Tsarist Art Heirs Ask for Payout

LONDON -- The heirs of the greatest tsarist-era art collectors, Sergei Shchukin and Ivan Morozov, have called for compensation from the Russian government to redress the 1918 confiscation of their ancestors' artworks.

Their demand comes before Saturday's opening of "From Russia: French and Russian Master Paintings 1870-1925 From Moscow and St. Petersburg" at London's Royal Academy. The show features more than 120 works, including pieces by Gauguin, Kandinsky and Van Gogh. Of the paintings, 23 were once in the Shchukin collection and 13 were owned by Morozov.

French citizens Andre-Marc Delocque-Fourcaud, Shchukin's grandson, and Pierre Konowaloff, Morozov's great-grandson, said the British and Russian exhibition organizers had the "possibility to earn enormous sums of money," and that the heirs are morally entitled to a portion of the proceeds.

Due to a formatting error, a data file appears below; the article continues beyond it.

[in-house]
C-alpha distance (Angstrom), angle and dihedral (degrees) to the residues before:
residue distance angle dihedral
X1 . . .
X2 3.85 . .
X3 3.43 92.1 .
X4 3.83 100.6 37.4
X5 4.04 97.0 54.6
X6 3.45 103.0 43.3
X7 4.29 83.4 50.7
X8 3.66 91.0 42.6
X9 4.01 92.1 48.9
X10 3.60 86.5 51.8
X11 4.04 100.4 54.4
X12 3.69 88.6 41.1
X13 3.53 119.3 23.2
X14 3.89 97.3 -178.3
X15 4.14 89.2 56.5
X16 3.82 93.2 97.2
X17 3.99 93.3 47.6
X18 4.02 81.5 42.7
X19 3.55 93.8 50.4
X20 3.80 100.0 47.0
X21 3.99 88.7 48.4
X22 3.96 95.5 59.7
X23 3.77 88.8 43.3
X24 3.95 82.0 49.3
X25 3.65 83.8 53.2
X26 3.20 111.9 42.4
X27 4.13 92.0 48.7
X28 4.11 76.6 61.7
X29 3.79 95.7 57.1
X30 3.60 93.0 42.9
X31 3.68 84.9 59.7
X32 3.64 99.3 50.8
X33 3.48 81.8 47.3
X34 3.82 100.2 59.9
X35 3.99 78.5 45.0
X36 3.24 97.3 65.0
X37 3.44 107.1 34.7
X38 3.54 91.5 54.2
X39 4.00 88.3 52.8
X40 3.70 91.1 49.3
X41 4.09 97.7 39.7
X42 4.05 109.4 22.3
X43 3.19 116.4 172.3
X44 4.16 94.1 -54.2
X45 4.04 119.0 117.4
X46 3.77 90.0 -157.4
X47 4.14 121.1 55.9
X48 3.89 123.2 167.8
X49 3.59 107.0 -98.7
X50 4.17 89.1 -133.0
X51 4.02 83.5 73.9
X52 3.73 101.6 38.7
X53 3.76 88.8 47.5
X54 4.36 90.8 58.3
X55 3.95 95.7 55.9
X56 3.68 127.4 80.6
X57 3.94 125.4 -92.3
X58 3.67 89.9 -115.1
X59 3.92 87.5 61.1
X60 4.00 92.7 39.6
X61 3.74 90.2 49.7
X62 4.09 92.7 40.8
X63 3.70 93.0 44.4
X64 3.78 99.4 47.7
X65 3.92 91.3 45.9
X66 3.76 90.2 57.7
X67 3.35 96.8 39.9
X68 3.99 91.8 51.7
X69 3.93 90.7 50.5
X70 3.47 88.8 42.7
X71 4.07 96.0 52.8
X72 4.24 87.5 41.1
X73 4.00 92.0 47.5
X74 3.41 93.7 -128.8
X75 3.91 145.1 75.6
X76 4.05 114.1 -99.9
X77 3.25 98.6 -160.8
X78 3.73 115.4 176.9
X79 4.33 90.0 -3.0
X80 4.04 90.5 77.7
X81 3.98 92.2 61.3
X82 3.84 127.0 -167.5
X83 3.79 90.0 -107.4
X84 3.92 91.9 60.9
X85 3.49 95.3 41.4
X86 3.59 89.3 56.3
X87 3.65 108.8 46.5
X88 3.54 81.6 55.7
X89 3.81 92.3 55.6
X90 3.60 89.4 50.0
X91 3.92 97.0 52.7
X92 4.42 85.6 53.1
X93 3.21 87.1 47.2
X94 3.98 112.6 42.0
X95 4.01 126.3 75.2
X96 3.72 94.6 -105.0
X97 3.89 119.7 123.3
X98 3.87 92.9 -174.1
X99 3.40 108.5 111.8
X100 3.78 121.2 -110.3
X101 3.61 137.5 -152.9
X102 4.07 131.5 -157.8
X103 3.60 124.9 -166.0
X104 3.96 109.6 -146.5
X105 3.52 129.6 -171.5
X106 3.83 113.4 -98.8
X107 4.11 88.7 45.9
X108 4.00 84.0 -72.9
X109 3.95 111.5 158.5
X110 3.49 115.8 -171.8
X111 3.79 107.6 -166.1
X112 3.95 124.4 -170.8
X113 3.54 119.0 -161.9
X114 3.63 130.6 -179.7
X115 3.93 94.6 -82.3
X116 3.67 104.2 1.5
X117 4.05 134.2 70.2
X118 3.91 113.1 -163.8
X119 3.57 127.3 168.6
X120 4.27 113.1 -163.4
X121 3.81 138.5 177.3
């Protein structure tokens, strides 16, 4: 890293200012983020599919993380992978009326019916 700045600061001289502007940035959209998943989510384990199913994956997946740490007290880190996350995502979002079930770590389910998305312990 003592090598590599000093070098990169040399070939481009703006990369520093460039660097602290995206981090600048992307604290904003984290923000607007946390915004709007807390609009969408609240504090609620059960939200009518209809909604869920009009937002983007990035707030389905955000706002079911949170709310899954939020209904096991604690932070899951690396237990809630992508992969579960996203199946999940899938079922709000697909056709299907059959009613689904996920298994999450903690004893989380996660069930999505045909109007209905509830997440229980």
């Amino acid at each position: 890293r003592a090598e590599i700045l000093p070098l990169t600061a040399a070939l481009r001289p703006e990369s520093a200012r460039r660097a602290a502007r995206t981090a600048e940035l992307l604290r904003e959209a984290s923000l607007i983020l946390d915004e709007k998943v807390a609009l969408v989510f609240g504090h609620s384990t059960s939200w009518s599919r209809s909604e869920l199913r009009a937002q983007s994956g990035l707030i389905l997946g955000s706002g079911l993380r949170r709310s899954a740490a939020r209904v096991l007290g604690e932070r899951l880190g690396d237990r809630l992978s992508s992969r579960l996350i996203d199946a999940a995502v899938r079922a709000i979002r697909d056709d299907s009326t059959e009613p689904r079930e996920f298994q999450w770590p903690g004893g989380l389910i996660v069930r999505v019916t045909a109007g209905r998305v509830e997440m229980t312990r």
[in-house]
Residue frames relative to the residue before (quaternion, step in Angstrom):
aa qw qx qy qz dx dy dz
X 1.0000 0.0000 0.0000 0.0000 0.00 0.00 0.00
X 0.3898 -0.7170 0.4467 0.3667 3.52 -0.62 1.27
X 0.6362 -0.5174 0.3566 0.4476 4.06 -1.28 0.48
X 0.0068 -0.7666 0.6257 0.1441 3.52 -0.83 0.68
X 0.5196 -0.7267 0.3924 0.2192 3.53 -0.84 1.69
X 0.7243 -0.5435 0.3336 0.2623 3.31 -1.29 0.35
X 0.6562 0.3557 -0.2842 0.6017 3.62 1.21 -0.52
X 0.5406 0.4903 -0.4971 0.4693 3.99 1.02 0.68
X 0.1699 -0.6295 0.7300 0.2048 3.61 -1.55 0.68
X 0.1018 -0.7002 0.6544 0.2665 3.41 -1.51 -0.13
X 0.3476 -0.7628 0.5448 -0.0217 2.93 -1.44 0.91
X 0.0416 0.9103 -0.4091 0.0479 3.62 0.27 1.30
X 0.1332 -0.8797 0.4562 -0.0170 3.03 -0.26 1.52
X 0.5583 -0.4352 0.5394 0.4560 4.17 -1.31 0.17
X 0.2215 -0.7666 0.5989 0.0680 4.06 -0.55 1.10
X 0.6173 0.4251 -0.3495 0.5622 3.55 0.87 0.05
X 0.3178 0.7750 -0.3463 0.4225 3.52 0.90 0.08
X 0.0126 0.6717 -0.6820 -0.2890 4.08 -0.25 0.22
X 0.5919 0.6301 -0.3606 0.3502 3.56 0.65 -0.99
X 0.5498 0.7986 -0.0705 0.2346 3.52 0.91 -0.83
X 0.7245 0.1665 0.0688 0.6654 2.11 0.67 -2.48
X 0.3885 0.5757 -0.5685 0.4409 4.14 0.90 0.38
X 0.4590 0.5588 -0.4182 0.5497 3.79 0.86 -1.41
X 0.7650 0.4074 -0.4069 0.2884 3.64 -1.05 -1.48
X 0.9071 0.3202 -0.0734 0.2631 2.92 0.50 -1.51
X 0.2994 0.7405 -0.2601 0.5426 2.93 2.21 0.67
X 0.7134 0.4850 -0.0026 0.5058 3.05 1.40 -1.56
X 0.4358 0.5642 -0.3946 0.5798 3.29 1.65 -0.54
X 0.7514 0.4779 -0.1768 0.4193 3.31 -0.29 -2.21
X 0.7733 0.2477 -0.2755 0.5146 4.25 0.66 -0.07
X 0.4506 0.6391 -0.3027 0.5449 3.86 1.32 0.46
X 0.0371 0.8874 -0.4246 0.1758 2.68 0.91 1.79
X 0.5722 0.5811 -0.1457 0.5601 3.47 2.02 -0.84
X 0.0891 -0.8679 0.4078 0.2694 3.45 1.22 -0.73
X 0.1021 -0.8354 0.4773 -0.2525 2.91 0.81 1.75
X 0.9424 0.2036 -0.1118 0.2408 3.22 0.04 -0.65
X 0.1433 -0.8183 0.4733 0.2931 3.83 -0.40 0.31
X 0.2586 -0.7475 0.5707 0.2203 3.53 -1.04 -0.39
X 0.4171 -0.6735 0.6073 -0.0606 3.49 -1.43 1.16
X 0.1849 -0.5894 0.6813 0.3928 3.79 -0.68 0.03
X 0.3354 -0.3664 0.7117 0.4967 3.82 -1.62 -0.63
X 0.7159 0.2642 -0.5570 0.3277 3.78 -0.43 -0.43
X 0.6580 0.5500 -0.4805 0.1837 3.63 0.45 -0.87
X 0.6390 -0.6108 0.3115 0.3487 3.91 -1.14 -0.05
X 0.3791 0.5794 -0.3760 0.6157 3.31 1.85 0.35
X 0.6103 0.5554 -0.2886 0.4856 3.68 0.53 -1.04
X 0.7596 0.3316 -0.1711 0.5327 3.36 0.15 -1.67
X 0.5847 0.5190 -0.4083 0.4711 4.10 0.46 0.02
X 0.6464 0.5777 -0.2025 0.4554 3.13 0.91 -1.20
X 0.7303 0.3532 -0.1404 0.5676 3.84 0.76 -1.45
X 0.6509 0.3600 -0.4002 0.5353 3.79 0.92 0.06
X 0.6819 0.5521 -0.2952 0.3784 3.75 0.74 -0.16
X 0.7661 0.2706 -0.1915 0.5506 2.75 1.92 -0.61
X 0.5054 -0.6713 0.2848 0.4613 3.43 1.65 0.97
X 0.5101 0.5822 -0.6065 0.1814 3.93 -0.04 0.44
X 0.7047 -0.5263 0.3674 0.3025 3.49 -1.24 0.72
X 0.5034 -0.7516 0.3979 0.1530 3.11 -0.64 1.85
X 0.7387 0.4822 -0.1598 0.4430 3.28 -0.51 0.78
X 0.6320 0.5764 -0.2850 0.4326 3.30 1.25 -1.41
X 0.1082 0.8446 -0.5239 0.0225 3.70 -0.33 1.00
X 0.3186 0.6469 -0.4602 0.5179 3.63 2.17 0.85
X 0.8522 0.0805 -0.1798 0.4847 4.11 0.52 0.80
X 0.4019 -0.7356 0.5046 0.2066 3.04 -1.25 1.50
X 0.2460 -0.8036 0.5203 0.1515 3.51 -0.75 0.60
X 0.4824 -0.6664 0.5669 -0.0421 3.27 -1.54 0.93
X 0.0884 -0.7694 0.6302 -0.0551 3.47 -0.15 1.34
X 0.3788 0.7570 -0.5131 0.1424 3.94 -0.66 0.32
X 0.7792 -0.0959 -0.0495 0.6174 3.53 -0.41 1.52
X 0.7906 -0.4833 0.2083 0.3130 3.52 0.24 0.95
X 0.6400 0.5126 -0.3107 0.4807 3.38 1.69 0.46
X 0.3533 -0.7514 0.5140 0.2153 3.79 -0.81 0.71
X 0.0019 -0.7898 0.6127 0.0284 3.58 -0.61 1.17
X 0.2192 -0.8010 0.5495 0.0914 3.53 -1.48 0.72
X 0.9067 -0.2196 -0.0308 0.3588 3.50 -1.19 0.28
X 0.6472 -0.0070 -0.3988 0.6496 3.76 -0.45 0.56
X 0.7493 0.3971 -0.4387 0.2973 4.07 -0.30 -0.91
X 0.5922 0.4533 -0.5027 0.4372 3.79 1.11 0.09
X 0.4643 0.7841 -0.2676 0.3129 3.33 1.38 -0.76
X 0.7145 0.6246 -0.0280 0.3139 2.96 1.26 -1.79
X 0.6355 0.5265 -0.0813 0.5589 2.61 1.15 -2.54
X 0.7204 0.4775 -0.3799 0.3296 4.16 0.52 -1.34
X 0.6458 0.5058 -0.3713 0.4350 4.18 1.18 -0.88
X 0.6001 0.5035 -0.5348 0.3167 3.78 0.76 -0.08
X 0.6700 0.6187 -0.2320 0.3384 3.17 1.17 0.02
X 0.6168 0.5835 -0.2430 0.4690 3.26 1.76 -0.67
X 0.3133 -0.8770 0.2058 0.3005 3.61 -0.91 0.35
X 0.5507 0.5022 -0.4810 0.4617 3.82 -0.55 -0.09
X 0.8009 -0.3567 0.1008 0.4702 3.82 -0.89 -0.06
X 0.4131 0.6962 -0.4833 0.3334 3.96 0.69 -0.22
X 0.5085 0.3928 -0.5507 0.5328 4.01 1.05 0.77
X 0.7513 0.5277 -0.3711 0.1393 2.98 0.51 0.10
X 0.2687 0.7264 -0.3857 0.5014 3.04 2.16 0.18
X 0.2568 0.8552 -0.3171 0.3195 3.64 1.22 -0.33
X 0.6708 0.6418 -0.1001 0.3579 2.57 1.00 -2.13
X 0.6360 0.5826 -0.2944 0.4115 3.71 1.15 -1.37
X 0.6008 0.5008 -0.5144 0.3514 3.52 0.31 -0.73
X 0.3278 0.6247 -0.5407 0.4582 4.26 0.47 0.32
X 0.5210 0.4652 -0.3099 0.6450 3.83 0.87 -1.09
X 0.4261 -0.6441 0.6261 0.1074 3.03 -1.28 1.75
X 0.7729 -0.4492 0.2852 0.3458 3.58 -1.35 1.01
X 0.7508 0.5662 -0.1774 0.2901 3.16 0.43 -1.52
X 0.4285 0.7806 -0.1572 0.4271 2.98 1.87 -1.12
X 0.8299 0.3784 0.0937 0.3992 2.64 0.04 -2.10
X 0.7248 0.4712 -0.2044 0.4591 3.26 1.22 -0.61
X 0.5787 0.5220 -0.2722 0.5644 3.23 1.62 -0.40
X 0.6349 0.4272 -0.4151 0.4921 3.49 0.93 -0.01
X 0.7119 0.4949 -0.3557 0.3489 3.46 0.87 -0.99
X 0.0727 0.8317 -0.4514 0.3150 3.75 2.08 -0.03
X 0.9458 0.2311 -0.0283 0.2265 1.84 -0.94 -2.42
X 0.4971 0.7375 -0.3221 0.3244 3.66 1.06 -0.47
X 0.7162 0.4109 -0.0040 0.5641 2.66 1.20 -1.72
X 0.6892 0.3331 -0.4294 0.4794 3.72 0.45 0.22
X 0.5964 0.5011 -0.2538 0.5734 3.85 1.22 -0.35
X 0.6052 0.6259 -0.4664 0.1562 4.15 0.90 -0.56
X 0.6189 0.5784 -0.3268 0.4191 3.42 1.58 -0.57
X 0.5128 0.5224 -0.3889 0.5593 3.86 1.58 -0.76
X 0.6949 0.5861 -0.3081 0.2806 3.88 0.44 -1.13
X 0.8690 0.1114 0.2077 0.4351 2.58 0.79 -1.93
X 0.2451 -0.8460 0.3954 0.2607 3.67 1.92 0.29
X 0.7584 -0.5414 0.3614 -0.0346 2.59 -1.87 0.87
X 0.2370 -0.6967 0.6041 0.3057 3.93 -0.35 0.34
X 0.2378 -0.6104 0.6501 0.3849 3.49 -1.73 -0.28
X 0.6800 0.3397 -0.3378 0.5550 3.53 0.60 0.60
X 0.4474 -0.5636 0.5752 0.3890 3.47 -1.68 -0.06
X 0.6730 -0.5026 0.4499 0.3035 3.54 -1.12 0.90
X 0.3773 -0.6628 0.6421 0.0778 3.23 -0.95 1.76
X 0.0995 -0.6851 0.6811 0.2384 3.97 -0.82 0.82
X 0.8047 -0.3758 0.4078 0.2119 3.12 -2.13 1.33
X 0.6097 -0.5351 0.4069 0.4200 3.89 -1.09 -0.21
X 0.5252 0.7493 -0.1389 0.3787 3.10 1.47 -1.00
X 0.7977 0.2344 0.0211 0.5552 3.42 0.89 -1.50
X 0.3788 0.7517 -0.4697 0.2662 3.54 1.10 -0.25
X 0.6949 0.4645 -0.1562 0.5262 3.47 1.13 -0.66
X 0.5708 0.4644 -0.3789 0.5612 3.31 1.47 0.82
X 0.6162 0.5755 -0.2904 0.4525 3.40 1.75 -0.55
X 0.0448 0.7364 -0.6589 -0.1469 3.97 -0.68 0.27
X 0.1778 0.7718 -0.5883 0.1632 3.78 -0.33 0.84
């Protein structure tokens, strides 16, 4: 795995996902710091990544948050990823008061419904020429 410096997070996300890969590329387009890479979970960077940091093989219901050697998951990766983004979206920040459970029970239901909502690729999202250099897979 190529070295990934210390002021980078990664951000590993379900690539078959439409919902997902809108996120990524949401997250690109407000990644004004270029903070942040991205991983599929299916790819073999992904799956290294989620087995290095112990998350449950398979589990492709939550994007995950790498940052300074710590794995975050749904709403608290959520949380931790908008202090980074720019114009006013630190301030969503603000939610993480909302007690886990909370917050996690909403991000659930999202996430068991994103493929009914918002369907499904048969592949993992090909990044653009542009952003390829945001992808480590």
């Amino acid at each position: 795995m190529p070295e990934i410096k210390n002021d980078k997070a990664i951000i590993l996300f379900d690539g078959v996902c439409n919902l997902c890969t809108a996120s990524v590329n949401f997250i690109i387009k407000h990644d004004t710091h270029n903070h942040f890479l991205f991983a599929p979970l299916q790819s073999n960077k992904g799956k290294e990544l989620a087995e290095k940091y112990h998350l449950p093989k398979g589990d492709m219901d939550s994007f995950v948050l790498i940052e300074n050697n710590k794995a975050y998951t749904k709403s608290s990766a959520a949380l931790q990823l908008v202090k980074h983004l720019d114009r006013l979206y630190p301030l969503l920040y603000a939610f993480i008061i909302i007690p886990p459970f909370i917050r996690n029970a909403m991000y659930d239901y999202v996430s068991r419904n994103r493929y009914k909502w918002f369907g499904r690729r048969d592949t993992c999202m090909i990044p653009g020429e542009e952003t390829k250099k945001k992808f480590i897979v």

"From Russia" is sponsored by Germany's E.On. Delocque-Fourcaud and Konowaloff said the Russian government must respect "the moral and material rights of the collectors and their families," and called for "an agreement that reasonably compensates and pays a percentage of the material benefits that accrue from exploitation of the works.

"The heirs of the Russian collectors do not ask for the restitution of the paintings confiscated by Lenin," the heirs said. "We have accepted and we agree that our paintings are housed in great Russian museums."